Stacy Zhong and Lulu Bath. Photo credit: Will Austin
Because of competition for too few spots and long waiting lists, Stacy Zhong failed to find an Eastside private school for her son. Lulu Bath’s friends kept asking her for boarding school recommendations in western Washington, but she found that the options were limited. While others may have been daunted by this lack of options, Zhong and Bath saw it as an opportunity.
The longtime friends (20 years) and long-term business partners decided to create Washington Preparatory School (WPS). They envisioned a college preparatory school for sixth- through 12th-graders that included a boarding option for international students.
Now, three years later, WPS will welcome its first 60 students in the fall. Those sixth- through ninth-graders will enter the school’s temporary front doors while its permanent campus of 11 buildings on 13.5 acres of land is being built across the street on State Route 527 in Bothell.
On the roster: Zhong’s own children, a 10-year-old daughter and a 12-year-old son, who are most excited about the school’s robotics program and after-school option to learn how to build video games. (Bath is also a mom; her children are now adults.)
Zhong and Bath — who co-own the popular Asian Food Center chain of food stores — met with ParentMap to discuss their vision for the future. (WPS’s interim head of school and International Baccalaureate (IB) coordinator, Joe Kennedy, also joined the interview to give further insight into the school’s programming.) Here are their aspirations for WPS, the community and their students.
What makes WPS stand out?
Bath: From our own business background, we know that students need more influence in how to build a business. [We’re also] focused on project-based learning. We want our students to be able to think more creatively.
Kennedy: You look at the elements of being an entrepreneur, and our founders are the embodiment of entrepreneurship. We’ll teach students how to apply what they know into real-world pursuits … [For example,] our STEEM program is different than traditional STEM programs because we added entrepreneurship to science, technology, engineering and math (hence the extra “E”).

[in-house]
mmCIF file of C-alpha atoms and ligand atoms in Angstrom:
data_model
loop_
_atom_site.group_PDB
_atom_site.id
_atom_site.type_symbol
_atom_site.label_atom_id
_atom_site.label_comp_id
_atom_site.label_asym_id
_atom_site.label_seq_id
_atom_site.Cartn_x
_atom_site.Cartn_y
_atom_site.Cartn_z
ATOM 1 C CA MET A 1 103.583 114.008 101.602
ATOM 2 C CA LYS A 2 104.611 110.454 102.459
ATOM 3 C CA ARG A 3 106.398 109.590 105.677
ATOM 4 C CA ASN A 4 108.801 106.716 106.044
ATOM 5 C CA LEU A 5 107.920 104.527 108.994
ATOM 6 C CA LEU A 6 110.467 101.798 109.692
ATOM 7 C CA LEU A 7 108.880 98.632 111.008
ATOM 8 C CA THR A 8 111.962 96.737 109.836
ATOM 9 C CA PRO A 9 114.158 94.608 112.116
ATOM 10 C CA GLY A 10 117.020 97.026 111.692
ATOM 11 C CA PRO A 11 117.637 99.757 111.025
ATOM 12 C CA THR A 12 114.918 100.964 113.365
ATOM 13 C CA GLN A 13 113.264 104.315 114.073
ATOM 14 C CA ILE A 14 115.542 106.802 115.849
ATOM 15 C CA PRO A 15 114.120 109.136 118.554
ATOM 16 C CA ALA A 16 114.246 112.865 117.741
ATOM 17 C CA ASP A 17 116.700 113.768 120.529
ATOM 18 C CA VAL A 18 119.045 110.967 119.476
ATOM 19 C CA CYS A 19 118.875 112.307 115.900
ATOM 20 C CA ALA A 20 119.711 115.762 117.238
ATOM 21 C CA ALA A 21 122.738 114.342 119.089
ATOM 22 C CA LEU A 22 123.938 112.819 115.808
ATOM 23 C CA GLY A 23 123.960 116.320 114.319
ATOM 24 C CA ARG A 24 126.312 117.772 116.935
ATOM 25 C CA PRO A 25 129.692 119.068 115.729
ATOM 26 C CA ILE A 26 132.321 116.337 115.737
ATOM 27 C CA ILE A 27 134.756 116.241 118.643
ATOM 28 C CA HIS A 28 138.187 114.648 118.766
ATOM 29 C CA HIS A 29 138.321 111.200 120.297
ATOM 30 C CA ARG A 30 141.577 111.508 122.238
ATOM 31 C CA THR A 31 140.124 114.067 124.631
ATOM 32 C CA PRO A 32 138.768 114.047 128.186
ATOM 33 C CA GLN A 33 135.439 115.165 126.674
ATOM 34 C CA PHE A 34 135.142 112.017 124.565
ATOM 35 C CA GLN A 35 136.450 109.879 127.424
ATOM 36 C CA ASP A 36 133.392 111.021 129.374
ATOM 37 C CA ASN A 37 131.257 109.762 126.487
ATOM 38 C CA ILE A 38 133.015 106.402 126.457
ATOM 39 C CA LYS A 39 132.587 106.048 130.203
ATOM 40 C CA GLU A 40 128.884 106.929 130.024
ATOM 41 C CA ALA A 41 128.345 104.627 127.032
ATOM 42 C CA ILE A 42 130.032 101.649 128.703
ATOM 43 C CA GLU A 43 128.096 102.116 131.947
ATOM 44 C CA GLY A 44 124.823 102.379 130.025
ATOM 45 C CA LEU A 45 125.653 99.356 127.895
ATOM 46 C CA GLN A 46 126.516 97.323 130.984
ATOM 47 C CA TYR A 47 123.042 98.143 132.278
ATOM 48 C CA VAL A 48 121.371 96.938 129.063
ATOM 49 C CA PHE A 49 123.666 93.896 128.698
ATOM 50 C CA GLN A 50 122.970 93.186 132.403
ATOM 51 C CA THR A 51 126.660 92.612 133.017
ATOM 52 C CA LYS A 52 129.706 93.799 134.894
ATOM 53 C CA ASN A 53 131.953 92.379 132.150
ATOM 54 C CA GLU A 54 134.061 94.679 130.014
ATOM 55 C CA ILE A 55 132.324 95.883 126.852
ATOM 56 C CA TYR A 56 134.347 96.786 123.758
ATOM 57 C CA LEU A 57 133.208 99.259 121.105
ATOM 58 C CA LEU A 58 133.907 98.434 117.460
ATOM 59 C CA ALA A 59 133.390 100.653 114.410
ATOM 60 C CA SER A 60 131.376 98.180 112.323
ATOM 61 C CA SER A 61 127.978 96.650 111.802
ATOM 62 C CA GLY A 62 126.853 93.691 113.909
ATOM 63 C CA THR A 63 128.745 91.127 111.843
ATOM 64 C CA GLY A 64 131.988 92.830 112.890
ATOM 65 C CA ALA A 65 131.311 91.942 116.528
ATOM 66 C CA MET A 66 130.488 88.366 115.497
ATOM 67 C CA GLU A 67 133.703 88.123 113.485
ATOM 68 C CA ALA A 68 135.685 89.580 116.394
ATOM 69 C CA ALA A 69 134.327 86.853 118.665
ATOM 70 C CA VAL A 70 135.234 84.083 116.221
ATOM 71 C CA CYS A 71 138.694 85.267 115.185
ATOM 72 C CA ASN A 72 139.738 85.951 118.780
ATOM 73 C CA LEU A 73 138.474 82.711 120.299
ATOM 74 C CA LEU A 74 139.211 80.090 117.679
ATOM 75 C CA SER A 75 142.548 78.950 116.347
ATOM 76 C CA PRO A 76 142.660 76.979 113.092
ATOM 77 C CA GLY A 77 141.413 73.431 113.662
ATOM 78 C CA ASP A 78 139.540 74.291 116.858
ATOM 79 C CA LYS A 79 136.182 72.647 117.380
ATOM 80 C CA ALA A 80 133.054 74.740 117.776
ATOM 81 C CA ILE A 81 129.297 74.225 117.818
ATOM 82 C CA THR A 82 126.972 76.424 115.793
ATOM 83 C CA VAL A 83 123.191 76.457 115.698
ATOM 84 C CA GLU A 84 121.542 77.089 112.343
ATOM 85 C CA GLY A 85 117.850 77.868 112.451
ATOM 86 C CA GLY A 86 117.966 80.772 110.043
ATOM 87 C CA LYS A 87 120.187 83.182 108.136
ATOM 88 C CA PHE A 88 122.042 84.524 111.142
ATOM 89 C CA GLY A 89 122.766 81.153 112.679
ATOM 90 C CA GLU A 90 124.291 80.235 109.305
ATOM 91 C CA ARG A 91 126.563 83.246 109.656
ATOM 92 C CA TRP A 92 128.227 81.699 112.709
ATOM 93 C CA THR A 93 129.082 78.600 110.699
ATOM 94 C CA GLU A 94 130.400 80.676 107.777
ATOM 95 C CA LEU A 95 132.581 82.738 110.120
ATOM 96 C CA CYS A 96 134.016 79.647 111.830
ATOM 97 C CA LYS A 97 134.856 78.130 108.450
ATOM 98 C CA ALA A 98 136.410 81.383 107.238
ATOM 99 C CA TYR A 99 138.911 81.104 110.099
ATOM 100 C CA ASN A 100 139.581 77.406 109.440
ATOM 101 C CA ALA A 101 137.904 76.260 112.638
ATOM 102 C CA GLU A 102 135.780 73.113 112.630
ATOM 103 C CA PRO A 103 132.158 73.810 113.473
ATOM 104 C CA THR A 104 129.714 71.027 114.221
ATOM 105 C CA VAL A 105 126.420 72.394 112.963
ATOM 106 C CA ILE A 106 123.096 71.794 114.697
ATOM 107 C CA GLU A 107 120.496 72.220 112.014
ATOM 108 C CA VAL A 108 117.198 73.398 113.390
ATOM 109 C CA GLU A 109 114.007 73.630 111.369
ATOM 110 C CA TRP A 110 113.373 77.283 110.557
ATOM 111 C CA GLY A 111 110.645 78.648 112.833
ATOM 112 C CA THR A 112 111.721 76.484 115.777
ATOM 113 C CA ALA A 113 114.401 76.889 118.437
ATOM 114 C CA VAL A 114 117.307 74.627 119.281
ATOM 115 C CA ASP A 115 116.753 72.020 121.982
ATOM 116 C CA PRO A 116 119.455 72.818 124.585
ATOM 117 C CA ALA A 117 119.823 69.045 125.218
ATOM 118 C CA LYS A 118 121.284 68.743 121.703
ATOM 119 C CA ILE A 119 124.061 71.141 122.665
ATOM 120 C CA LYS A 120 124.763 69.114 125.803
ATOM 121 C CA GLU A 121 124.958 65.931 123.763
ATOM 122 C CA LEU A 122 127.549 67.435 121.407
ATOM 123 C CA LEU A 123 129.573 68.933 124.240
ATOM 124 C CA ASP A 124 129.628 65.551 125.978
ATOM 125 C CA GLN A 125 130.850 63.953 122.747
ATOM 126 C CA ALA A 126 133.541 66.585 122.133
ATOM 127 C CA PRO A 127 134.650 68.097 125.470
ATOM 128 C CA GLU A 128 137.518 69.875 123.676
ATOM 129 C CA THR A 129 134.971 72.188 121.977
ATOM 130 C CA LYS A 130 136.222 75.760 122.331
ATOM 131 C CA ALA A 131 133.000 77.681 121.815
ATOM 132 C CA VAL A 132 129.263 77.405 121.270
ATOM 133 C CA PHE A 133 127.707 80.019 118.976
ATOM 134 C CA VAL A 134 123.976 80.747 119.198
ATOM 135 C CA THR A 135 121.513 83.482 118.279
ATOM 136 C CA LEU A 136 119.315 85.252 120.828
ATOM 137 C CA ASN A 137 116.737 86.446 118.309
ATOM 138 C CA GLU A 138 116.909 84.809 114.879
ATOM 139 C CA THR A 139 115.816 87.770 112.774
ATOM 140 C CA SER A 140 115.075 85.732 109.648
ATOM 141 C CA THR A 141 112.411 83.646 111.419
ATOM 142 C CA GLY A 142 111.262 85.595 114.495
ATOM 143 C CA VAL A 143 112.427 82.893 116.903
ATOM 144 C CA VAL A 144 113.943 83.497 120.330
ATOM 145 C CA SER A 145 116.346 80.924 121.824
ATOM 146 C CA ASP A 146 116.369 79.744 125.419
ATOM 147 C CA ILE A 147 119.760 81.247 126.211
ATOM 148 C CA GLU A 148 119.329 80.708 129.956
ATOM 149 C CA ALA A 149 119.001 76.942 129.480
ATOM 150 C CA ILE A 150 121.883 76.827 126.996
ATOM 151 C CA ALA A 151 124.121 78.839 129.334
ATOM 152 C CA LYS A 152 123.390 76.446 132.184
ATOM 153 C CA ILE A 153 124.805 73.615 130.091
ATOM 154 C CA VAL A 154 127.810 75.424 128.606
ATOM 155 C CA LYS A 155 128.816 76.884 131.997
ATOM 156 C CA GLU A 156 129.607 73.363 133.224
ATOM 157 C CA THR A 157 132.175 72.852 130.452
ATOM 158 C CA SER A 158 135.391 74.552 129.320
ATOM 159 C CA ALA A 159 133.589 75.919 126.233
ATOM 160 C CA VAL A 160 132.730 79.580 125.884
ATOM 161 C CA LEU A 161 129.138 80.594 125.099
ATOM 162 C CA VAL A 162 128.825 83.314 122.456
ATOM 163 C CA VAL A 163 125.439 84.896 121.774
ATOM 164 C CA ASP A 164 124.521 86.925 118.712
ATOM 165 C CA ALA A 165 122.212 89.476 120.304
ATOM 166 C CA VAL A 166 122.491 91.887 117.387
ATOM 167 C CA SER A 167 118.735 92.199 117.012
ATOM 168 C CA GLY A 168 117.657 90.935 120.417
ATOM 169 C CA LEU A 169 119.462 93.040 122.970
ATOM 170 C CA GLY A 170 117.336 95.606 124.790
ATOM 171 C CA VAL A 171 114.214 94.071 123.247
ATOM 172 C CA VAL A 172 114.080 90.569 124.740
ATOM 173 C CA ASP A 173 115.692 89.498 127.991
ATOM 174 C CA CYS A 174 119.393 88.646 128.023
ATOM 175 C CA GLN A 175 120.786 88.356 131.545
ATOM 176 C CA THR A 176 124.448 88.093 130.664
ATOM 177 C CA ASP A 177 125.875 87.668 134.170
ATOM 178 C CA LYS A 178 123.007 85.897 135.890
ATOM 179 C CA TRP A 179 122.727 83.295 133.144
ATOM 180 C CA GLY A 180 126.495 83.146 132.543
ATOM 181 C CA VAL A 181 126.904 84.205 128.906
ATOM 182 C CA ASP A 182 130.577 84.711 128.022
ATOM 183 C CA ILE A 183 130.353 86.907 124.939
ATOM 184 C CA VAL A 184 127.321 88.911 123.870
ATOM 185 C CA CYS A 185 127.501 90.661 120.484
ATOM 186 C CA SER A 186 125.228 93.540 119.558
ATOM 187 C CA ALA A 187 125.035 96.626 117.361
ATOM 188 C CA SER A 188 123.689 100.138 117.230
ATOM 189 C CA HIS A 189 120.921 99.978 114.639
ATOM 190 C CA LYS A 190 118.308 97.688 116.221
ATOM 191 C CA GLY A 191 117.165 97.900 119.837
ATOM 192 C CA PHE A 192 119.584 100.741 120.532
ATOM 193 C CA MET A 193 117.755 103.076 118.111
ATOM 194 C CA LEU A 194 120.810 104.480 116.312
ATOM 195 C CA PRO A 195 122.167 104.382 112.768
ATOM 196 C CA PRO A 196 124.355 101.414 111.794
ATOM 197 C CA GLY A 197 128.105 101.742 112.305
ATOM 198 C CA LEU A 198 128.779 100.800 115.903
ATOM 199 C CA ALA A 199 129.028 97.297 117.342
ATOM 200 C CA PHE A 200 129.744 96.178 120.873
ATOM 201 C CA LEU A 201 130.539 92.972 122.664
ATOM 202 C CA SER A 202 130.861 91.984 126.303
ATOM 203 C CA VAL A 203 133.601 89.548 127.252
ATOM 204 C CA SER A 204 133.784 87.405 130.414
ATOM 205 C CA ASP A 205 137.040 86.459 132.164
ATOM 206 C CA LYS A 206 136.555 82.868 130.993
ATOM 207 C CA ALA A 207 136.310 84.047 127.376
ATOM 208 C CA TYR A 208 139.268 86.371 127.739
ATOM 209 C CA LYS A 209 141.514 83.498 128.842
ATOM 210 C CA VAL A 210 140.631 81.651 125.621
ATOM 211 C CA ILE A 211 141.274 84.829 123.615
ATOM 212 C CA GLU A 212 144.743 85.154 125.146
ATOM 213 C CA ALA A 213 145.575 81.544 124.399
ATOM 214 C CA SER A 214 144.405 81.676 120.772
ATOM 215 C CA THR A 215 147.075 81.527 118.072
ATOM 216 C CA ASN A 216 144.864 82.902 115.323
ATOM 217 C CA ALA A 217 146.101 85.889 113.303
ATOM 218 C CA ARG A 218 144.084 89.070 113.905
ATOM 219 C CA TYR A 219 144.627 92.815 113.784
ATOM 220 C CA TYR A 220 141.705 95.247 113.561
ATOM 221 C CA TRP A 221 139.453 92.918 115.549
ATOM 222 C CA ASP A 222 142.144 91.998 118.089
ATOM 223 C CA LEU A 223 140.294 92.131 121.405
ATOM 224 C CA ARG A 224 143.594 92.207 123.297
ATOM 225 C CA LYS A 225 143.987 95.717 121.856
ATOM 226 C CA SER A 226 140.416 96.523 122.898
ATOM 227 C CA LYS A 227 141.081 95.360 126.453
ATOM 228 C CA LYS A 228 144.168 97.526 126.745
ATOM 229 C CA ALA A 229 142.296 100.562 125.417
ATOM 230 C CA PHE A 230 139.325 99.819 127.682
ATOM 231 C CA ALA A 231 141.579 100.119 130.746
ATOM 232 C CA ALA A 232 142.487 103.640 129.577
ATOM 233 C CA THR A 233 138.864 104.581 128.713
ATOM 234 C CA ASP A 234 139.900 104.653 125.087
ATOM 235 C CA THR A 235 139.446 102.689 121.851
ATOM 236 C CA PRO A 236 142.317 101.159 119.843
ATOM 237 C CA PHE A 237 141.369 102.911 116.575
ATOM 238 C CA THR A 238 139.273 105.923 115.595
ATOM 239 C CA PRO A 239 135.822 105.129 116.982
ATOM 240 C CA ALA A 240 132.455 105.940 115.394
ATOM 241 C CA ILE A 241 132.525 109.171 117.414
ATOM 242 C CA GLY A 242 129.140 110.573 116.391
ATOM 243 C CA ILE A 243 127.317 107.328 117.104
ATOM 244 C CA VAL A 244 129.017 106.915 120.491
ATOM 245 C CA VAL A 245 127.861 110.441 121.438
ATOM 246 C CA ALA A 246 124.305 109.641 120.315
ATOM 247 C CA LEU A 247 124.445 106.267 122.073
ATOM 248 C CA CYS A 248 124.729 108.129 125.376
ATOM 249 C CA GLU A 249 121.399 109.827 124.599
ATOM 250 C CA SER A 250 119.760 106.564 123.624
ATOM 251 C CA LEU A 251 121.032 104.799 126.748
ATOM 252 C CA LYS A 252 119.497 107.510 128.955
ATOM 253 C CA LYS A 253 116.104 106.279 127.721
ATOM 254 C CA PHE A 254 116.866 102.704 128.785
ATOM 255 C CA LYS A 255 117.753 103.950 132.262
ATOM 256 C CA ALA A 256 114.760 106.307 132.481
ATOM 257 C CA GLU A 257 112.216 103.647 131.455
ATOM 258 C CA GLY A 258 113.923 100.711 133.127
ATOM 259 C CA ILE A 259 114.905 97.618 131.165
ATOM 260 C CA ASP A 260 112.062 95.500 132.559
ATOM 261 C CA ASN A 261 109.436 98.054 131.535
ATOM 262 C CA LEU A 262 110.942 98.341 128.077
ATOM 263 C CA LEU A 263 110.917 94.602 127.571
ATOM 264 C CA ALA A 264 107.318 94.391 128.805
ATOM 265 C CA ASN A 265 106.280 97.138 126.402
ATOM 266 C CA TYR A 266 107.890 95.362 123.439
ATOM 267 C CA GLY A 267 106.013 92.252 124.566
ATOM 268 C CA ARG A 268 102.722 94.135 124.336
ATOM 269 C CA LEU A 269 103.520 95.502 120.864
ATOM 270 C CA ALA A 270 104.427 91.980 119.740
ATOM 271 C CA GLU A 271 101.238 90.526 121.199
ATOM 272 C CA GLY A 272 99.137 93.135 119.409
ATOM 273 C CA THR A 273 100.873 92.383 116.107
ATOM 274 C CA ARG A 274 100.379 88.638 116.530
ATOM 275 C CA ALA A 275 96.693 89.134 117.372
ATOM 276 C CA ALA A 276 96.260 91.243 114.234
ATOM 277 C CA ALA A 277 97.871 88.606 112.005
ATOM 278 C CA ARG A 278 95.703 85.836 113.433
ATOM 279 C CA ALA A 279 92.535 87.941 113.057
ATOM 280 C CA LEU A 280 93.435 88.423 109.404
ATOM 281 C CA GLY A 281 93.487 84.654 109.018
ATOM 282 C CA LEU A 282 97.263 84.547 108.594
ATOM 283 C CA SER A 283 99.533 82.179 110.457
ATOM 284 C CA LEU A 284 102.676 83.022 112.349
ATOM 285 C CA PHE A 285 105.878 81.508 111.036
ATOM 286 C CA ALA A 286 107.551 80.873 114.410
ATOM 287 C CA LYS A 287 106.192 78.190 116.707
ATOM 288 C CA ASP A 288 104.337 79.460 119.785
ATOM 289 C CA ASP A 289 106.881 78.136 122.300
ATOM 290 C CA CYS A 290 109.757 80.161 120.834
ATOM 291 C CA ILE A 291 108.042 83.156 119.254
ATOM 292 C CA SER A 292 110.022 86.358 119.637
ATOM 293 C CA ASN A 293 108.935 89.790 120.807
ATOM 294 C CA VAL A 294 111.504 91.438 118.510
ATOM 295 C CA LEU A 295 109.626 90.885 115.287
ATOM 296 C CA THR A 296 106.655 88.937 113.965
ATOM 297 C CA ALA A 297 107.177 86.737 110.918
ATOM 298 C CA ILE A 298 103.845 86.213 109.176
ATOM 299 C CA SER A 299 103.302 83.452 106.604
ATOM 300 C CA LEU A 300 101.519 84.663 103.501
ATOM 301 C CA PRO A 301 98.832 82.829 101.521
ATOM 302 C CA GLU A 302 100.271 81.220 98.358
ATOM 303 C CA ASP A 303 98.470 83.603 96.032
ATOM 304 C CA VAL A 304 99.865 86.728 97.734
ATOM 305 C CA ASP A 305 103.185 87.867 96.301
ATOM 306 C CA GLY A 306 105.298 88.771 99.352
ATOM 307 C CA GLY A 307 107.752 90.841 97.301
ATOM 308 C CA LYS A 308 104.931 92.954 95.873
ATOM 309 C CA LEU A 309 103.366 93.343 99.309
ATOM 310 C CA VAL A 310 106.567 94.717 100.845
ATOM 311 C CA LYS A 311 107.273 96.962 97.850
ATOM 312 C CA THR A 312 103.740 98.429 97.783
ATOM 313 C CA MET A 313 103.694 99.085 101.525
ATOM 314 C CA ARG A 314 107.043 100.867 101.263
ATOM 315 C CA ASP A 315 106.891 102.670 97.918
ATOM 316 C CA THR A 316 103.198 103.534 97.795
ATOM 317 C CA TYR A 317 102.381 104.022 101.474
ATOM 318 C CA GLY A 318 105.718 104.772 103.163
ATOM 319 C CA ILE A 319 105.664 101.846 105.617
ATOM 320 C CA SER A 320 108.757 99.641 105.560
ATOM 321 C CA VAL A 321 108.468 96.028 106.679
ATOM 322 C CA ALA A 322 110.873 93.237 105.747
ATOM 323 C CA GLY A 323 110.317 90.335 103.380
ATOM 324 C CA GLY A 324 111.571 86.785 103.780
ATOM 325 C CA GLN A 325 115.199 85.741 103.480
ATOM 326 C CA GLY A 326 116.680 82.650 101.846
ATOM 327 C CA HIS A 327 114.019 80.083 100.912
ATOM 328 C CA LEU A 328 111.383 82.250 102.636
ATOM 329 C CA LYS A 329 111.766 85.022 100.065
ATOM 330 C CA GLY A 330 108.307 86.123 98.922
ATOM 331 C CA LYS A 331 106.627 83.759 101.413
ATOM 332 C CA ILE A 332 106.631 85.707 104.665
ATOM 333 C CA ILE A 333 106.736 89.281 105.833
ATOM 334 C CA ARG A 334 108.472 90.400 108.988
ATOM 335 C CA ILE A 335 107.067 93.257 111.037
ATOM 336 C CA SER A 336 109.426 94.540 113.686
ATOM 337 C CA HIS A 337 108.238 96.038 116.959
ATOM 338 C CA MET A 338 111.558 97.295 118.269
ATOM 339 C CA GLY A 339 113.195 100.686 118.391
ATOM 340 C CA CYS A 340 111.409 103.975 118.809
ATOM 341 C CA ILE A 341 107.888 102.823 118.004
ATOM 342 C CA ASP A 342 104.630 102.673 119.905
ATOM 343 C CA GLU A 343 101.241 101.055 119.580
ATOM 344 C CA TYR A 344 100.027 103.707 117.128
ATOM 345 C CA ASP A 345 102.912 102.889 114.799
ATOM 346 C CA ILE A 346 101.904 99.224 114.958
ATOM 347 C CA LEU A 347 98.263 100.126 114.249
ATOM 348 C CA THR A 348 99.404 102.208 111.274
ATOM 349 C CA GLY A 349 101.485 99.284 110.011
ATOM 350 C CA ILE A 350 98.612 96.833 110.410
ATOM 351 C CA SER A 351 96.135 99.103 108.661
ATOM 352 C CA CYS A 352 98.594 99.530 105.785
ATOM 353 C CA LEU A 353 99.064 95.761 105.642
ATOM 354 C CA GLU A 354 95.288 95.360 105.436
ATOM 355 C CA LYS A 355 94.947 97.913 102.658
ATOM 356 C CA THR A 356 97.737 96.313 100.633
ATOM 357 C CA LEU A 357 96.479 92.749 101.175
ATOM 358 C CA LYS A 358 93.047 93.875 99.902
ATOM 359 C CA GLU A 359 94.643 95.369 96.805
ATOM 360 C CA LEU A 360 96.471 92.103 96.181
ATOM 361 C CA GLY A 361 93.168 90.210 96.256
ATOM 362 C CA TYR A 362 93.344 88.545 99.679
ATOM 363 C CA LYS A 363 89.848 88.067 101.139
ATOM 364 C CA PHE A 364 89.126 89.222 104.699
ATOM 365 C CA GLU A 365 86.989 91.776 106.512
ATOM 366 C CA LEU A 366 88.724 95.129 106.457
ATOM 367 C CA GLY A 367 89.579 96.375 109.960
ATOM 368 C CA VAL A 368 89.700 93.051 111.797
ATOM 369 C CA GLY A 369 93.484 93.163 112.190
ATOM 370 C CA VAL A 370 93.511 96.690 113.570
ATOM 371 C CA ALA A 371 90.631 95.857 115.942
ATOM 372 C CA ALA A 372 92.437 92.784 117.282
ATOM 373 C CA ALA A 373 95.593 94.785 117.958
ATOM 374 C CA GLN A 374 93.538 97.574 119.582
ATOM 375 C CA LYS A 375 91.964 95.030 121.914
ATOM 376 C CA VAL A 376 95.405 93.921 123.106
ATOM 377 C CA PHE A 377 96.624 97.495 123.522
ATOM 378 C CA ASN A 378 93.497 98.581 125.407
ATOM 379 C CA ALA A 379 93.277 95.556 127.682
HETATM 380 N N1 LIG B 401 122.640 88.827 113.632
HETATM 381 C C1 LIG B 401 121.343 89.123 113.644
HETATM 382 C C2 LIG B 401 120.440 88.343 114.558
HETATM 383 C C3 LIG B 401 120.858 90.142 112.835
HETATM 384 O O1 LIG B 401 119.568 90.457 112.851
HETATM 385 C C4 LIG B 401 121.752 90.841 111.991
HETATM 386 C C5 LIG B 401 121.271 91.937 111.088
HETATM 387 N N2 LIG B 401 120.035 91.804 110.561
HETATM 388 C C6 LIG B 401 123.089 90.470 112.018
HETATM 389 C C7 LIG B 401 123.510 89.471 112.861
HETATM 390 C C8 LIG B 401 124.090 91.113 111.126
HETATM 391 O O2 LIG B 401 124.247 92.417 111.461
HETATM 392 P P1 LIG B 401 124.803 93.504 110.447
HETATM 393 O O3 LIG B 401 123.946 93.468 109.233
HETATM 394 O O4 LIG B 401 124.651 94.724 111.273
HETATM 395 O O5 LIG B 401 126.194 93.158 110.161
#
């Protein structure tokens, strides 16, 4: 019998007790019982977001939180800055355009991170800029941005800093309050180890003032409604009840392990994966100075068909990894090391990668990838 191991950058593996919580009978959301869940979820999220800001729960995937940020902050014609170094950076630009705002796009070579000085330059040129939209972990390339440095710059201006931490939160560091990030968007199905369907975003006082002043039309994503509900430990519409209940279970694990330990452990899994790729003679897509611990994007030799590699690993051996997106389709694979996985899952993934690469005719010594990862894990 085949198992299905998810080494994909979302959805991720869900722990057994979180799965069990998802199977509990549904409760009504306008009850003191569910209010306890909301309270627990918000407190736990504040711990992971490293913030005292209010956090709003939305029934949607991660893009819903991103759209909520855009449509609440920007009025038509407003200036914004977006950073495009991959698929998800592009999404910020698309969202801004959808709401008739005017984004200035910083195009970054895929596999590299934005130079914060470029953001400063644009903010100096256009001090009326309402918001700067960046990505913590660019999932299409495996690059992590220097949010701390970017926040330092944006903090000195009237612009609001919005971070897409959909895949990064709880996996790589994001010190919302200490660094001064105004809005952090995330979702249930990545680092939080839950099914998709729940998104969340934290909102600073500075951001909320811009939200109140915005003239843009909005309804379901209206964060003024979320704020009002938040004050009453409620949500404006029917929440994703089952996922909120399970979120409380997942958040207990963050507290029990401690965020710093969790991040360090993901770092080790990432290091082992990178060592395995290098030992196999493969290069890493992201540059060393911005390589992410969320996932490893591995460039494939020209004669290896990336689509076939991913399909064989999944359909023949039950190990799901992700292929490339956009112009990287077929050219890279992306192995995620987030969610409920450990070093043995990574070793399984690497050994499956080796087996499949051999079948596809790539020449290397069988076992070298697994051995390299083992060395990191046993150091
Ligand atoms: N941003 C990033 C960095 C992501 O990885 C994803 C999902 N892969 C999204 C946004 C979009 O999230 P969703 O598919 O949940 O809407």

WPS will offer the IB curriculum rather than the often better-known Advanced Placement (AP) option. Why?
Zhong: The IB program is based much more on creativity than AP programs, where more memorization is required [for passing AP tests]. IB asks students to know the reasons for the results.
Kennedy: The IB program builds balanced, inquisitive and reflective students, and it plays to the students’ strengths. Students learn there are no right answers. The goal is learning how to sit at the table with others and learn to figure out what you need to build a path.
What are you most looking forward to with the school opening?
Zhong: We’re excited for students to have the chance to go to top-rated universities. It’s also been great to see the community excited about our school’s great program.
Bath: In 20 years, we’ve done a lot of business together, but with this school, we’ve focused on education. [It’s been great] to help contribute to the community.
How does your experience as entrepreneurs who work together influence your work creating a school?
Bath: We know to trust each other.
Zhong: We also know how to find the right people and tell them our dreams for a top-notch education for each student. One step at a time with the goal in mind, we’re building a beautifully designed school with a great team of leaders.
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